"5th: Respondent avers that the parties with whom petitioner says it has agreed as to the purchase price of the land are the Crary heirs — the price being $6.25 per acre. The jurisdiction of this court is therefore confined to those claiming under the Crary title and cannot be invoked to try a hostile line of title when no effort has been made to agree with the owner of the opposing title. The proceeding might as well be based on an offering of the property by a mala fide claimant."
I read this ground of objection as an amplification of the objection to the jurisdiction of the person of the lumber company. Even if it were properly held that this court has no jurisdiction of the lumber company, such fact would not, I believe, prevent the government, if it so desires, from proceeding to acquire by condemnation any right to, or in the land of, the other defendants. Therefore this objection need be considered only in connection with the objection to the jurisdiction of the person of the lumber company raised in ground No. 4.
Ground No. 6.
"6th. This respondent says that this court is without jurisdiction to entertain and grant the relief prayed for in said petition as to it, because even if the Act of Congress of March 1, 1911 ( 36 Stats. 961) authorized petitioner to exercise the right of eminent domain, such authority is plainly restricted by the Act to those cases in which the petitioner through the Secretary of the Agriculture has contracted to purchase lands as provided in said Act and cannot be extended to the taking of property of parties strangers to the contract, who do not claim by, through or under the parties in privity with the petitioner or the predecessors in title of the parties under contract of sale to petitioner their title at the rate of $6.25 per acre."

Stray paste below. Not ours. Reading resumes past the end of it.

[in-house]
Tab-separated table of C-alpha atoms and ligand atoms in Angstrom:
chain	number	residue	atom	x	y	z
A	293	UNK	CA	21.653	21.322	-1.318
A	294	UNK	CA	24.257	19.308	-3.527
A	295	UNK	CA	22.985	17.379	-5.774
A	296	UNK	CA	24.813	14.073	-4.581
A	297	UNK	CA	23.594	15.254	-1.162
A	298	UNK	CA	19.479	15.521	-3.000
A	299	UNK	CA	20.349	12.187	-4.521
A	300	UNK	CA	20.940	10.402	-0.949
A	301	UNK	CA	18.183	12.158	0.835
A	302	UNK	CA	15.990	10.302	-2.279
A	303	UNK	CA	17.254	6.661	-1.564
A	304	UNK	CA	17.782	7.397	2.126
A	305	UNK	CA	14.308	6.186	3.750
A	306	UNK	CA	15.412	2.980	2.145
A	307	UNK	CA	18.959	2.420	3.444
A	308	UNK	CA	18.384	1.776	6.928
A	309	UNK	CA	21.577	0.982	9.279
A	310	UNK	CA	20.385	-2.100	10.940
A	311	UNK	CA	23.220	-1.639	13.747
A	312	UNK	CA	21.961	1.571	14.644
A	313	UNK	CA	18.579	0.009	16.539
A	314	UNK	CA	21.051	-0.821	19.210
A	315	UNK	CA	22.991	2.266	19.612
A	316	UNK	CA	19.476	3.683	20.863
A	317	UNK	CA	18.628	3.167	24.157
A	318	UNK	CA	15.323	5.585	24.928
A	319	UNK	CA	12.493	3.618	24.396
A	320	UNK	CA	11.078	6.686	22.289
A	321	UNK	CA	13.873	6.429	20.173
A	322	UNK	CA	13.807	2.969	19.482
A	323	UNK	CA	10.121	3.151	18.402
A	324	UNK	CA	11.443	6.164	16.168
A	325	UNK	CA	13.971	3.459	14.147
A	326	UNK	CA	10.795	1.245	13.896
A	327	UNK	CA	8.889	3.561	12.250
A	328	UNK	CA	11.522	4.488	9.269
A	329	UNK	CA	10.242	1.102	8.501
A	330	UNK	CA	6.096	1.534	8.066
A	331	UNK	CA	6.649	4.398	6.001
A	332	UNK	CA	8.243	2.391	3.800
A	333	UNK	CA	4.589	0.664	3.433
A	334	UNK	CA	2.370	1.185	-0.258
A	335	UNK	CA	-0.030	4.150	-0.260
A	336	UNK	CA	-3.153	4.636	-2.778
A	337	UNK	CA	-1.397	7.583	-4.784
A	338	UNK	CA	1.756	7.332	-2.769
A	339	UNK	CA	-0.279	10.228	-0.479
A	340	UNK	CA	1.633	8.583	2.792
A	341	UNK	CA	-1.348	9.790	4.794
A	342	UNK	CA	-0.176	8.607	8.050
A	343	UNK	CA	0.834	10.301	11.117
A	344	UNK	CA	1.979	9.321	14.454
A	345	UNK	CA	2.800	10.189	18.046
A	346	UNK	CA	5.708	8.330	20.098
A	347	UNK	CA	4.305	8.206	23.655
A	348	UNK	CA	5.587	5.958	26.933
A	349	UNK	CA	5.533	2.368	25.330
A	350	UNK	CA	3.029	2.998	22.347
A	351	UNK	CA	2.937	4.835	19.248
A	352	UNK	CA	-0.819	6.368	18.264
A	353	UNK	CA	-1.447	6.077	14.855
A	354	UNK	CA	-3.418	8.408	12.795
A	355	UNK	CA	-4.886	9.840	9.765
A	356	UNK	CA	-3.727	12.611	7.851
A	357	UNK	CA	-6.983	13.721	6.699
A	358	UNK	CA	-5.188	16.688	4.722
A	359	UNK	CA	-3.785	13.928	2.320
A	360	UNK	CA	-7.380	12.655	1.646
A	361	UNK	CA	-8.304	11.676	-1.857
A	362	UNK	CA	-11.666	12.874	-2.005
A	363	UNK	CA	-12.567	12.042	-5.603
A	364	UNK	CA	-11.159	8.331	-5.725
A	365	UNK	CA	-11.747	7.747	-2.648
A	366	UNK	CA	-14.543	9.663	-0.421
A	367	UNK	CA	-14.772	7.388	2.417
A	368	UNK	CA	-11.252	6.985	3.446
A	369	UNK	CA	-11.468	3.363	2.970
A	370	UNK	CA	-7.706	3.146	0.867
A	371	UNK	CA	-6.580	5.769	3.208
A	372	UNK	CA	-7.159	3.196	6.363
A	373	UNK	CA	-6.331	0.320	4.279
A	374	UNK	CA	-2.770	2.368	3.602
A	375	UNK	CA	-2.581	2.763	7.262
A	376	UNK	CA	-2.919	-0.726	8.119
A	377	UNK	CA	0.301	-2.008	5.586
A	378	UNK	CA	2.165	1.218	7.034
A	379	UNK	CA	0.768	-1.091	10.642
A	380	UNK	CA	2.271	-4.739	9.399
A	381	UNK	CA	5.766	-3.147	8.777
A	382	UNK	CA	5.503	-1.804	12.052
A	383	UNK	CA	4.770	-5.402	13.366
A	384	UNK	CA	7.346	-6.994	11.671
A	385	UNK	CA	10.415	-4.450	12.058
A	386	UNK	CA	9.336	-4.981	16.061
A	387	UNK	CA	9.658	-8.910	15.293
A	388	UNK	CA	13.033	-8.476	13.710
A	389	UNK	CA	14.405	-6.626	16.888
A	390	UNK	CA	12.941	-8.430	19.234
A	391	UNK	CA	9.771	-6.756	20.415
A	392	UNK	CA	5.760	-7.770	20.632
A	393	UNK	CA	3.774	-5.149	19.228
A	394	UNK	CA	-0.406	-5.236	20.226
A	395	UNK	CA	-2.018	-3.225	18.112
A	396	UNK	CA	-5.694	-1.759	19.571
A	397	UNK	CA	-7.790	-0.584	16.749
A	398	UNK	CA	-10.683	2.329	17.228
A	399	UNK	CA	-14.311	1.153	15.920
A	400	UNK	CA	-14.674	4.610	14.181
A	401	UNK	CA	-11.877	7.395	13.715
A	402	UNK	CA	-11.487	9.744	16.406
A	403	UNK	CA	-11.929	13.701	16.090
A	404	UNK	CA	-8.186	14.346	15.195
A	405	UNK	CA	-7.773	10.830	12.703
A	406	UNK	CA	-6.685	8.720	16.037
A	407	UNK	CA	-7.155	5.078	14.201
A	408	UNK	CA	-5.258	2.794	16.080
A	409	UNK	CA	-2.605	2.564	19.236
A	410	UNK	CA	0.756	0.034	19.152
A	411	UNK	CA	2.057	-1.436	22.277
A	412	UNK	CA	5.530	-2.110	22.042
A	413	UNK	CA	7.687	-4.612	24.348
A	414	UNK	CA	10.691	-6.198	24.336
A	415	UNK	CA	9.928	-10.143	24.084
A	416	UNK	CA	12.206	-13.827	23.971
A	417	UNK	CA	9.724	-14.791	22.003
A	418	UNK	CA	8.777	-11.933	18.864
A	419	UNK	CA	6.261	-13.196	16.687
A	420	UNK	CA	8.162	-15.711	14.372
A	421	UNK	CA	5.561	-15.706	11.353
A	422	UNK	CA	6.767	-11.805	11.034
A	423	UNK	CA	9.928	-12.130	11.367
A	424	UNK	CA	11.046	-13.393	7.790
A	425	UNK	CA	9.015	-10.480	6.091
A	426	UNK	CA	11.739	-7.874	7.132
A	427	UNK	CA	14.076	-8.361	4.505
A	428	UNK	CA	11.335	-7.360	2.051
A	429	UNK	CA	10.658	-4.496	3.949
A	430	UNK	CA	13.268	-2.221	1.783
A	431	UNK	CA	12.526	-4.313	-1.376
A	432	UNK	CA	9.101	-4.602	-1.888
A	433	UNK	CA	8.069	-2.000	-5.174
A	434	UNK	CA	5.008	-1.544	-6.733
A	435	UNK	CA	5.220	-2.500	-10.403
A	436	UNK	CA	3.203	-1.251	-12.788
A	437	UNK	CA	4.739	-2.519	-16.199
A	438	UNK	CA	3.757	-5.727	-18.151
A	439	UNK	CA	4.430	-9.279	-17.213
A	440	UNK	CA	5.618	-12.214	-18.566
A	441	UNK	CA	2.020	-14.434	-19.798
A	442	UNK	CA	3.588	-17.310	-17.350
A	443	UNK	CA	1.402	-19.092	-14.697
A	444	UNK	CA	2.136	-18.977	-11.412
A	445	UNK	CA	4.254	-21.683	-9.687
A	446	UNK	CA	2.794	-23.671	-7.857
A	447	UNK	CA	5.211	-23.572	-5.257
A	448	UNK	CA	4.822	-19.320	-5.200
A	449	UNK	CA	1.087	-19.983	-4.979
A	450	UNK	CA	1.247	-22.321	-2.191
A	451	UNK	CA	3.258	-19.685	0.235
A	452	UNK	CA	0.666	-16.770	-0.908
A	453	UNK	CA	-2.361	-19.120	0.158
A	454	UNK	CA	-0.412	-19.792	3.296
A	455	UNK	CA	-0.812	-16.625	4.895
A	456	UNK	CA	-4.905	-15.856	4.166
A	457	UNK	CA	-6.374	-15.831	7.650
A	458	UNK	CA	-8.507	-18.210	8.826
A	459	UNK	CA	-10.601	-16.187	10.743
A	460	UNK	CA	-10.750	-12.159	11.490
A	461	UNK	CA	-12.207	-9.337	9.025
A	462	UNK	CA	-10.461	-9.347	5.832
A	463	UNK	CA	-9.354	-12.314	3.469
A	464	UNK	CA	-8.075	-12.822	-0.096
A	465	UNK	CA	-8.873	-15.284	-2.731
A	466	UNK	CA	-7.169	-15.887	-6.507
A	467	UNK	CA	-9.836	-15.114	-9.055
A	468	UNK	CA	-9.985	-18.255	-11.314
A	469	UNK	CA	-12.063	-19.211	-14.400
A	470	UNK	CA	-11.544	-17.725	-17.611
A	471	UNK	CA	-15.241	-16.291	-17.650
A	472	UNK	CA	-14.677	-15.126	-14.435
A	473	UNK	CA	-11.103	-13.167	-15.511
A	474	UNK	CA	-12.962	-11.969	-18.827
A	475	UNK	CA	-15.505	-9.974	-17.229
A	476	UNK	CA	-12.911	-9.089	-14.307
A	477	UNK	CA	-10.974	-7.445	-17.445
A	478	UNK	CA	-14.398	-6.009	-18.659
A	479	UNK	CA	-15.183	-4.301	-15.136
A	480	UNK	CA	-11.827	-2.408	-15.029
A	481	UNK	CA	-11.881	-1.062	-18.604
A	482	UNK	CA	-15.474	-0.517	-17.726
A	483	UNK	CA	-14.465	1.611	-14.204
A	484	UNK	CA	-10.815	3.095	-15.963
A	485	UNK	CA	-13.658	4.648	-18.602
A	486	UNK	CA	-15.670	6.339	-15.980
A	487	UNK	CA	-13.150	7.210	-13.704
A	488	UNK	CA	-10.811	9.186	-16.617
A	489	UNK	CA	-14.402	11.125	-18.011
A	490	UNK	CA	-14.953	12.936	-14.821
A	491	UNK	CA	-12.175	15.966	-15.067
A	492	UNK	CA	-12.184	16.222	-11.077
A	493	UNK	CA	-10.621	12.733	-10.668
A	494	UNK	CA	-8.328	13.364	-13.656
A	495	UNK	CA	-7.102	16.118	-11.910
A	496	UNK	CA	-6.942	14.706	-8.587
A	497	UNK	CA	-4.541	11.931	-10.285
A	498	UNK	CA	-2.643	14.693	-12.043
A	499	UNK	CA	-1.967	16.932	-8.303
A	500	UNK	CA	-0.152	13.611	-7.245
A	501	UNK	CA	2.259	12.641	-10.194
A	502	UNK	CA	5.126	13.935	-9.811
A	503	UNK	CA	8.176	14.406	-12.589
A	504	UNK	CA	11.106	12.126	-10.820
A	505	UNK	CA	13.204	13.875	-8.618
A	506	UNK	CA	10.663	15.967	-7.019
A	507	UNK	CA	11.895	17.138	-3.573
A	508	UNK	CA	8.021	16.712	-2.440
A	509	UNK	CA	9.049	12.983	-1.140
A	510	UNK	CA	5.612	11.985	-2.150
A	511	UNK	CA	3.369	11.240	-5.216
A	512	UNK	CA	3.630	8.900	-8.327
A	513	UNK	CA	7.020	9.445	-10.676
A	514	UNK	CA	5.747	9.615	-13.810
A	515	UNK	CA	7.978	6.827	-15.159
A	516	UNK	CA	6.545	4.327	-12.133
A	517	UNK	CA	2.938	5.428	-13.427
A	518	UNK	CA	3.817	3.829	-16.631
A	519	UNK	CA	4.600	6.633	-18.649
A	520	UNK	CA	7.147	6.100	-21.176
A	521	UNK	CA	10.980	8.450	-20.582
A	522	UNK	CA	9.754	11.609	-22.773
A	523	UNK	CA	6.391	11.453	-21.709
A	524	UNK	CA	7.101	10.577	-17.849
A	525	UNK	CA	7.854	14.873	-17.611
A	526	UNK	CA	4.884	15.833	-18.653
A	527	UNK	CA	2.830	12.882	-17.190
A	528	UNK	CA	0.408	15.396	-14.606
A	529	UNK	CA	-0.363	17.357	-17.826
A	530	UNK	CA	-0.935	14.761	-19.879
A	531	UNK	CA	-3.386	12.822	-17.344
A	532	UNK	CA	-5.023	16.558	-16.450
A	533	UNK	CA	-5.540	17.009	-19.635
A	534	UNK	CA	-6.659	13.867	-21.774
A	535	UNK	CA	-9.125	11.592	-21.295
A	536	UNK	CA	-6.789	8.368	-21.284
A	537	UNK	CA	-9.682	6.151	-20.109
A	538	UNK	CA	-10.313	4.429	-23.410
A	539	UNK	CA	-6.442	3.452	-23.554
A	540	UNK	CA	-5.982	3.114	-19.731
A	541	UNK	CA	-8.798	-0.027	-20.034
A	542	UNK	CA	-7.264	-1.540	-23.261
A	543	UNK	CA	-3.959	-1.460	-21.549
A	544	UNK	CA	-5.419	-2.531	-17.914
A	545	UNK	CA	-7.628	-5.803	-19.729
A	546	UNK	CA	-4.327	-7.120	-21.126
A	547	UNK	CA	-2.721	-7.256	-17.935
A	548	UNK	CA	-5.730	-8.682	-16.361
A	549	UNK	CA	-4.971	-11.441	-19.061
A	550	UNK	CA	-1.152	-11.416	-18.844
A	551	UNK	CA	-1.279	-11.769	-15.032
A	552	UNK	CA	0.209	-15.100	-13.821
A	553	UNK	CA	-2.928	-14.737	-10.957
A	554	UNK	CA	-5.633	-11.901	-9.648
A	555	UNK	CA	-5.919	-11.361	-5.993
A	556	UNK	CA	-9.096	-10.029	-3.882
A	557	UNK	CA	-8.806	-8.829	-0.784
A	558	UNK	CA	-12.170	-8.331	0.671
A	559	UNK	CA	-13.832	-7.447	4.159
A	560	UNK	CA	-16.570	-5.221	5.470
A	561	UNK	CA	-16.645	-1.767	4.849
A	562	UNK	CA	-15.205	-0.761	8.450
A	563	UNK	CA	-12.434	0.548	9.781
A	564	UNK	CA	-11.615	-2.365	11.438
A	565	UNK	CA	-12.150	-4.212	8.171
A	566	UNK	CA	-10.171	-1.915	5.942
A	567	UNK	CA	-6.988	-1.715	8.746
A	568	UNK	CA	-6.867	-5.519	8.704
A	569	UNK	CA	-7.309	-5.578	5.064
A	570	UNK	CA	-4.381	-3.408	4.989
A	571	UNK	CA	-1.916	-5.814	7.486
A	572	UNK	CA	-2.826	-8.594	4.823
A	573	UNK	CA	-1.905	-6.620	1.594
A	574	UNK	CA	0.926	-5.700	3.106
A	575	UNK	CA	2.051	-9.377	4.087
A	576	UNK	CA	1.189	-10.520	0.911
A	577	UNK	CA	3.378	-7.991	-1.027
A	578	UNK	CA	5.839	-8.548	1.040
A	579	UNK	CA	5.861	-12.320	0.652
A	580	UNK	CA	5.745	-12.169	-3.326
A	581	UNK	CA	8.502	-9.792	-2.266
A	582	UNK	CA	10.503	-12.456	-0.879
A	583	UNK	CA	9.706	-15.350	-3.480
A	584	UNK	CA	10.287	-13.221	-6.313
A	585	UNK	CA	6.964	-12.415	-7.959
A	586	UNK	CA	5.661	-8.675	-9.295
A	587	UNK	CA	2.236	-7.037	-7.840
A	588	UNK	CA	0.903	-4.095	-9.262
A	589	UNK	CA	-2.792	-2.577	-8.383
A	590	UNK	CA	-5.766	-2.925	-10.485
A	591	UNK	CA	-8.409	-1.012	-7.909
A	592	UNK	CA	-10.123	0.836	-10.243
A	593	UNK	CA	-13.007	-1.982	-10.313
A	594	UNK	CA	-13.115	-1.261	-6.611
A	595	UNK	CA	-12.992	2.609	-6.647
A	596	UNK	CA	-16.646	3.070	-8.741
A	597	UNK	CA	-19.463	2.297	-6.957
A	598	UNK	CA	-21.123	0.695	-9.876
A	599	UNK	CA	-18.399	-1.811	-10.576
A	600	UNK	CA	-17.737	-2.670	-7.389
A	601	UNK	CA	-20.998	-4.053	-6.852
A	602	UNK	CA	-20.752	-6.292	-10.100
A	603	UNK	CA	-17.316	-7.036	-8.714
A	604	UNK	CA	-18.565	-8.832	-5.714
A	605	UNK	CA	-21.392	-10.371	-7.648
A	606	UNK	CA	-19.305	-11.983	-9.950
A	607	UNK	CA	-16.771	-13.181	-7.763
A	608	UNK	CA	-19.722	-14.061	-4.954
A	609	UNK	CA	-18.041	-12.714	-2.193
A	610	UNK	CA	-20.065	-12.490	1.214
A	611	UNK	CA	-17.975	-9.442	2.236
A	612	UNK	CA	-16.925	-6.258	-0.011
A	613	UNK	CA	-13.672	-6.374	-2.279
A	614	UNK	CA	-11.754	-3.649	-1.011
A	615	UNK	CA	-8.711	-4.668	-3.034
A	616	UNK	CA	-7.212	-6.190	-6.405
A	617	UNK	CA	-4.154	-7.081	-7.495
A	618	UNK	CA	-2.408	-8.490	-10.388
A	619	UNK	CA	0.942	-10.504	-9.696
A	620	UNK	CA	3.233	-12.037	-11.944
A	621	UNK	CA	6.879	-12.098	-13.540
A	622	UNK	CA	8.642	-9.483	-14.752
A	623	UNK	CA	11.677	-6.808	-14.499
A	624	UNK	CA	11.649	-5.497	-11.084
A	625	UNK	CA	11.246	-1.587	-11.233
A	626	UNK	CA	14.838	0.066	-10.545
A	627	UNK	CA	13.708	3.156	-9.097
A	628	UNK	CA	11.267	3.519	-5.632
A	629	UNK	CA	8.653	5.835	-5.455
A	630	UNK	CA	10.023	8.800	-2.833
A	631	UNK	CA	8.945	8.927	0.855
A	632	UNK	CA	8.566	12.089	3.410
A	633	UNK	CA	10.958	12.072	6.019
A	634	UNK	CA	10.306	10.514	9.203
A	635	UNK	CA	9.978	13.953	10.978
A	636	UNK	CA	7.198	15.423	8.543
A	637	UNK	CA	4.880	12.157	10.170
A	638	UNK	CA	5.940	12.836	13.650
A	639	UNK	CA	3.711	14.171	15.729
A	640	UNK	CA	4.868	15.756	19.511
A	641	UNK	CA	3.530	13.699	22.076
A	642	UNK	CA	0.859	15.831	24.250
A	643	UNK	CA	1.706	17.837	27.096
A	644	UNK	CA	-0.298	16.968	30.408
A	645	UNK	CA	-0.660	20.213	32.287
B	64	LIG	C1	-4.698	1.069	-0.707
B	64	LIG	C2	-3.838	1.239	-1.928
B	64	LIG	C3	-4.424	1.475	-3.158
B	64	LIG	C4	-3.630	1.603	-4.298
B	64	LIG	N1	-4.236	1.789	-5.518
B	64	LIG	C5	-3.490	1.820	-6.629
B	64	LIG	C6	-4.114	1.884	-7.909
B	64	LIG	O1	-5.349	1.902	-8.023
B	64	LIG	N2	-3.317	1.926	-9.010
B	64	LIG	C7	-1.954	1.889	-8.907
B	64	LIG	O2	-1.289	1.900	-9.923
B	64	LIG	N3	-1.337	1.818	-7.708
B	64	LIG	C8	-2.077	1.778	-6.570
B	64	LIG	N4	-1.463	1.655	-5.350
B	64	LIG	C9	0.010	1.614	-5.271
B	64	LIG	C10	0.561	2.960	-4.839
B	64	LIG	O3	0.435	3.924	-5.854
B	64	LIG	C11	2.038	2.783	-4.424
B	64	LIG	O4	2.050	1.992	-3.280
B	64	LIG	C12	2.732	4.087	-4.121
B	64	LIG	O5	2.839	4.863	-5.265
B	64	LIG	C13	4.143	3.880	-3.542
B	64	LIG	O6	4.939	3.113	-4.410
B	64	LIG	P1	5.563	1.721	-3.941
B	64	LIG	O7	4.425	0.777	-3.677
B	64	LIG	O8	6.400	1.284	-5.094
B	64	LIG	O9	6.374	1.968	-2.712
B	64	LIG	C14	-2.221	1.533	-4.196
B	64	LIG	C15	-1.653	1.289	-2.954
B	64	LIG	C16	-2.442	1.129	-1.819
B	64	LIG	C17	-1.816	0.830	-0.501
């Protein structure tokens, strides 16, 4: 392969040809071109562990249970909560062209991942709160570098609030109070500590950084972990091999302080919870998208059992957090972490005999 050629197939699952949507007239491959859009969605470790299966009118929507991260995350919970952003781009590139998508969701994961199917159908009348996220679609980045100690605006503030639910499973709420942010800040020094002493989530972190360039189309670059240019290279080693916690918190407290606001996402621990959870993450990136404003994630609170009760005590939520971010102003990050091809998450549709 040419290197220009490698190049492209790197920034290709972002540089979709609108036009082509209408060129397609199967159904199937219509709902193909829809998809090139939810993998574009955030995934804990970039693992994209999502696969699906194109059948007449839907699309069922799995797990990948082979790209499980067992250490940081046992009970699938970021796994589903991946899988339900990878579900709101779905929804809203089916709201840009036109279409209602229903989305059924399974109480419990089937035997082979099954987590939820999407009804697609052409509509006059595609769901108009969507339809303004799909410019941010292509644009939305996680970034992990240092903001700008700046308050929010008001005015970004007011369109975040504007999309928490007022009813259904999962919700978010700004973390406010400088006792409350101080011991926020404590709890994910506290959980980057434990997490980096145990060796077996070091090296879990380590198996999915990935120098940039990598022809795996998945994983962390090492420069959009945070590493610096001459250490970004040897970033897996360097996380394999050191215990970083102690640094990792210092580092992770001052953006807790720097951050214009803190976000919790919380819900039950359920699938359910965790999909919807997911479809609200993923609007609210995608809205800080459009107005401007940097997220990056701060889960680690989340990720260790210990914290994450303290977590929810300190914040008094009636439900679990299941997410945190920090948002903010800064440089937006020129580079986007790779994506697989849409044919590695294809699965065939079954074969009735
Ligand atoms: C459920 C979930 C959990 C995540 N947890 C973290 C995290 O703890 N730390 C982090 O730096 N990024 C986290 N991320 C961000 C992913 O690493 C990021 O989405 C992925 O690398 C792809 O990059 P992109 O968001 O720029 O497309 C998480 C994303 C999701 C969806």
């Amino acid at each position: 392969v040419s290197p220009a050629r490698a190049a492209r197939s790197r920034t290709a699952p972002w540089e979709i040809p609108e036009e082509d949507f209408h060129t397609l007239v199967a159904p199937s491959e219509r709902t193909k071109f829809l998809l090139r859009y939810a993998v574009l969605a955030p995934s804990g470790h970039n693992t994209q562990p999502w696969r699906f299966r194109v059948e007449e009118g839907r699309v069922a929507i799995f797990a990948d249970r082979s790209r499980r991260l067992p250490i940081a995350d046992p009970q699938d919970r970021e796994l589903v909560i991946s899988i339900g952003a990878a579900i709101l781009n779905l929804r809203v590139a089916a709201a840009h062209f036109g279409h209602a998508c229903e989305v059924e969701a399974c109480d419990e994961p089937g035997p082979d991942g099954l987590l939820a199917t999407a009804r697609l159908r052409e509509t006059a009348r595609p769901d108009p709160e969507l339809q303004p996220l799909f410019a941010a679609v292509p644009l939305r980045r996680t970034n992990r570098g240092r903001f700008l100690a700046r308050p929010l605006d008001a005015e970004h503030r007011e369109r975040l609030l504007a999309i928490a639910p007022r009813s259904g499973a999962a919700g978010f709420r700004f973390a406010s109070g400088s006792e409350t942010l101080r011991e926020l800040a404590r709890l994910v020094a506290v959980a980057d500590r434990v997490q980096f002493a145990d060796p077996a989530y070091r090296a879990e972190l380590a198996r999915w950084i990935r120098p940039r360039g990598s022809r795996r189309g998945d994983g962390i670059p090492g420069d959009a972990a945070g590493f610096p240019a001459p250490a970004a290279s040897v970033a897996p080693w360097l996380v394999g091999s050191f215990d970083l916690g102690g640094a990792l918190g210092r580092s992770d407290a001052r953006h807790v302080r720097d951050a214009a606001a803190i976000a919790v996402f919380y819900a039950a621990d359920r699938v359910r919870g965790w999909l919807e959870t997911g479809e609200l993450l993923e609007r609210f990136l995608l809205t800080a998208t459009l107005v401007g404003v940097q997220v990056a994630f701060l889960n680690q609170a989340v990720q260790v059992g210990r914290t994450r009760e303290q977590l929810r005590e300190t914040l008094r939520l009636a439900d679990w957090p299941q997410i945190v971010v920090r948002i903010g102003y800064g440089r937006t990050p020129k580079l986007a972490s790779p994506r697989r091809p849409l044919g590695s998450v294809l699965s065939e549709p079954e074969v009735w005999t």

This seems to me to raise no question except that discussed under "Ground No. 2."
Ground No. 7.
"7th. Under section 19 of the Code of Virginia of 1930, the consent of the State of Virginia has been given to the acquisition by the United States by purchase, lease, condemnation or otherwise of any land acquired or to be acquired in this state `for the conservation of the forests or natural resources of the state.' By section 4388a et seq. of the Code of Virginia, 1930, the State of Virginia has made provision for the acquisition by condemnation of such land by the exercise of the right of eminent domain where the United States and the land owners are unable to agree upon the purchase thereof. The State having authorized the acquisition of land and prescribed the method of the exercise of the right of eminent domain for the purposes aforesaid, the United States must exercise the right of eminent domain agreeable to the method prescribed by section 4388a et seq. of the Code of Virginia of 1930."
Section 4388a, et seq., Code 1930, was copied from the Virginia Act of March 16, 1918, c. 348, Acts 1918, pp. 509-528. Counsel for the lumber company are certainly right in asserting that the proceeding here was not instituted in accordance with that statute. I have hereinabove quoted the last paragraph of the petition to condemn as it shows indubitably that this proceeding was instituted in accordance with chapter 176, Code 1919 (section 4360 et seq.), and sections 4360-4388, Code 1930. As is shown by this entire statute of 1918, especially by section 3 (Code 1930, § 4388c), this statute was enacted to provide a procedure for condemnation proceedings instituted by the United States in the state circuit courts. If, by possibility, this statute is regarded as showing an intent to require the United States to institute its condemnation suits in the state circuit courts, I must deny that the Legislature has the power to make such requirement. The supreme law of the land gives the United States the right to bring its condemnation suits in its own courts. The act of August 1, 1888, supra, 25 Stats. 357, so provides in express terms.
The reason for my belief that the procedure prescribed in the act of 1918 should not be followed in this court has been fully stated in U.S. v. Chichester (D.C.) 283 F. 650.
B. Objections to the Jurisdiction of the Person.